The Christian Fiction Tightrope

I’m a Christian, and I’m not shy about that, or ashamed of that in any way. But I don’t write Christian fiction. None of my stories would fall into the classification of Christian fiction, and not even Christian horror, or the even more paradoxical Christian paranormal.

So if I’m not ashamed of being Christian, why don’t I write Christian fiction?

Like the title of the post says, it’s a tightrope. And I’m afraid of heights.

Writing for a secular market’s easy. Heck, writing for Christians who are willing to find what they want to read outside Christian books stores, or among the secular markets, is easy. And if anyone told me J.R.R. Tolkien was a Christian as few as three years ago, I wouldn’t have believed them without researching it myself.

(I did, and it turns out the paragon of Christian literature, C.S. Lewis, came to faith because of the relationship and discussions he had with, among others, one J.R.R. Tolkien. How ’bout that?)

I don’t mean there’s less distinction of good storytelling in secular markets. In fact, they probably have more stringent standards in some ways. What I mean is, I don’t have to work as hard to balance what’s happening in the fictional universe with what Christians have categorized as…well, Christian.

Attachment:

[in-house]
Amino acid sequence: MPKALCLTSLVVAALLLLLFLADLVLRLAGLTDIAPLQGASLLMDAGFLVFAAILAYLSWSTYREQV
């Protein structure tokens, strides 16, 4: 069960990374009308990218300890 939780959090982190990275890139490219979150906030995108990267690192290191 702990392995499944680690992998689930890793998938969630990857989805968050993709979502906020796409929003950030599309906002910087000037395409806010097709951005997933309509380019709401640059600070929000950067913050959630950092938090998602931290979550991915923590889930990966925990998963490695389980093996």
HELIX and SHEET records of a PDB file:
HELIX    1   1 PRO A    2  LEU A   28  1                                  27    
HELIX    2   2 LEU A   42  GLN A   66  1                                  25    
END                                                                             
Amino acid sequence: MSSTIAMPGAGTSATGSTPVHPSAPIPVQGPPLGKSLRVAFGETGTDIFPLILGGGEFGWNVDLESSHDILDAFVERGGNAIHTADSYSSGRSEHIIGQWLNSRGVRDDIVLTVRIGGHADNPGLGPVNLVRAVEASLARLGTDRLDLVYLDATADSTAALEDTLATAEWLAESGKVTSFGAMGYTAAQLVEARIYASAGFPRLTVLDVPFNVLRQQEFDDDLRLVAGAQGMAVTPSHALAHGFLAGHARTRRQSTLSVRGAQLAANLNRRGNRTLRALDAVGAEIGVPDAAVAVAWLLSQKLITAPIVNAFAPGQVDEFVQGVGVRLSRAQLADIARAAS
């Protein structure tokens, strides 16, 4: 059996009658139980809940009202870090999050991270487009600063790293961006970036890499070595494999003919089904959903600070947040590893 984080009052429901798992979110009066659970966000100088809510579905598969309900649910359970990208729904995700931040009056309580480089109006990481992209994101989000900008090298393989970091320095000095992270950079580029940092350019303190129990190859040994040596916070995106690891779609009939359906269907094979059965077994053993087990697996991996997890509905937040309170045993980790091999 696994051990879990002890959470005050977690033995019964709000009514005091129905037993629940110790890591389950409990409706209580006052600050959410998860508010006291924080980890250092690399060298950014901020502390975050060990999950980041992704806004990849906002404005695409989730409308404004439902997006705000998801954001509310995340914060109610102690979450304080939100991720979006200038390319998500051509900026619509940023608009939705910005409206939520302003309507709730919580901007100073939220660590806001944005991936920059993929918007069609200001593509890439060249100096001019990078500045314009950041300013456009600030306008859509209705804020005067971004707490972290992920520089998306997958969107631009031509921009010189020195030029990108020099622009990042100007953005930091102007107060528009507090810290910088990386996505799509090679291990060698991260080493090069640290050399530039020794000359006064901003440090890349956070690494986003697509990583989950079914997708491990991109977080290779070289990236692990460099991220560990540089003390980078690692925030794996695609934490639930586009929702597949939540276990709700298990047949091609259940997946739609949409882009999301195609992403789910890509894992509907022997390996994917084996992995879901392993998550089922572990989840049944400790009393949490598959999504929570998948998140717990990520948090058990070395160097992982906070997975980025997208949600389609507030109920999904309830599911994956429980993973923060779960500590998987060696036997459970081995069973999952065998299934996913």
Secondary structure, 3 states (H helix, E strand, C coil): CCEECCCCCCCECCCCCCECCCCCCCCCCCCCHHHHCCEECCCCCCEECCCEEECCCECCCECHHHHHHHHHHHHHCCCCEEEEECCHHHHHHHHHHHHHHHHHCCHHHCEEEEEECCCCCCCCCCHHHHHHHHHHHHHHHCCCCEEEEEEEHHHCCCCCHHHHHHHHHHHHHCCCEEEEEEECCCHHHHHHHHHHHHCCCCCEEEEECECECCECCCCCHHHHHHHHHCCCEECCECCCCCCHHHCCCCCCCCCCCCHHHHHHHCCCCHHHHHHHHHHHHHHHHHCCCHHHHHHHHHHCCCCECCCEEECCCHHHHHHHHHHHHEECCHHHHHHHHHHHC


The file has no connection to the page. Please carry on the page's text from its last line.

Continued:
There’s been plenty of discussion around this lately. The Speculative Faith blog is running a regular feature on it, and Mike Duran’s blog has posts on it. New Author Fellowship has done a few on it too. It seems to be quite the topic of interest. And I’m surprised how many Christian readers don’t read ChristFic because they want something more…fictional.

It seems they don’t want a book with an altar call at the climax, and don’t want to see a character constantly doing what’s right, and they don’t even necessarily want to see God ensure the Christian doesn’t fail, that the foot doesn’t stumble, or whatever.

Now, I’m the first to admit I’m not familiar with Christian fiction. The big names of such books – like Frank Peretti and Thomas Dekker – aren’t authors I’ve read. I read one by Peretti called Monster years ago, and I have to admit, I liked it. It wasn’t typical of other horror/monster books I’d read, but it was well-written and interesting.

It did, however, include talking points Christians might make with non-believers, especially regarding the science of biochemistry and genetics. That didn’t hurt the book in my opinion, but it might have caused someone who isn’t a believer to roll their eyes and toss the book aside.

This is one thing Christian books – and movies, I suppose – do that ensures they stay locked into the subculture of believers only, and sit on the shelves of Christian bookstores without finding a wider audience: they preach to the choir.